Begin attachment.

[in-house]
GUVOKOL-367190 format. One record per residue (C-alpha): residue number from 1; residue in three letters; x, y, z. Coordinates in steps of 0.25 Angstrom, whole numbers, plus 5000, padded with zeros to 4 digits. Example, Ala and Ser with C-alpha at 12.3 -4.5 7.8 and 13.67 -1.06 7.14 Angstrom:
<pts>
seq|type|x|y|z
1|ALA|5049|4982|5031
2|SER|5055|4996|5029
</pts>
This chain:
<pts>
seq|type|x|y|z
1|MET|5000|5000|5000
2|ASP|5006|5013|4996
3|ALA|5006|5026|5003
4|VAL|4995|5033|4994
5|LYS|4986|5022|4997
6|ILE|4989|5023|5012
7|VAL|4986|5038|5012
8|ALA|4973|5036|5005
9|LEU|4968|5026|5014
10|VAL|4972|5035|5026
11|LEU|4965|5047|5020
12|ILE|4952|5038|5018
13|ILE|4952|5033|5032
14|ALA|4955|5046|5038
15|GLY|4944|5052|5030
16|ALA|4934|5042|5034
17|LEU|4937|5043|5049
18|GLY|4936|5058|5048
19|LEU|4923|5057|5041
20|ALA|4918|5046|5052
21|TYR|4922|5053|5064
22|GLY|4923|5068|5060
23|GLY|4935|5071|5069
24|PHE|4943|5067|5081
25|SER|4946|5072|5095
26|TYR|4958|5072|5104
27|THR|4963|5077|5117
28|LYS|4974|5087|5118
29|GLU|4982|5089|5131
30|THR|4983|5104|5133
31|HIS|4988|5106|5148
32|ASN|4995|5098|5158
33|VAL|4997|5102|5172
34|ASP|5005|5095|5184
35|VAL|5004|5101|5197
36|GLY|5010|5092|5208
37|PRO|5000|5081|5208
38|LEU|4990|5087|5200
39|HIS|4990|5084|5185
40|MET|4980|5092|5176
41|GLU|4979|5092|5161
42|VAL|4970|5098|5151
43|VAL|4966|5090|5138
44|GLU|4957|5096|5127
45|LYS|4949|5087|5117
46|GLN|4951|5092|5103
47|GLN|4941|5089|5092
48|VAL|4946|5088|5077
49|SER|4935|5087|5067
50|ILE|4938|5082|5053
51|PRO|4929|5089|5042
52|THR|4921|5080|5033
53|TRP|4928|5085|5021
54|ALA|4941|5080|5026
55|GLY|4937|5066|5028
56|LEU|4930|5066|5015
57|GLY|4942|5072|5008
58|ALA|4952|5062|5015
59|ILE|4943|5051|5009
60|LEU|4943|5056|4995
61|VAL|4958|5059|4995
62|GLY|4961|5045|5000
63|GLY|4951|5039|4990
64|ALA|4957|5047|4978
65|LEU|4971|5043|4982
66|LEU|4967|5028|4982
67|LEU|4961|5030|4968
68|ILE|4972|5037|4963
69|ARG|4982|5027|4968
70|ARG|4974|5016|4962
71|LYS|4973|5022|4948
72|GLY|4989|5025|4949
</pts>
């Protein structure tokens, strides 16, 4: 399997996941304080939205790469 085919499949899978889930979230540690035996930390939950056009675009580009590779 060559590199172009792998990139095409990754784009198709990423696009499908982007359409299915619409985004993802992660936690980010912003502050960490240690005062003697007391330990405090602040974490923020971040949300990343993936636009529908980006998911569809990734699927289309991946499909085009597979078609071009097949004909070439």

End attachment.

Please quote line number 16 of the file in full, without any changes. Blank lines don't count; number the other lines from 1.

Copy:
6|ILE|4989|5023|5012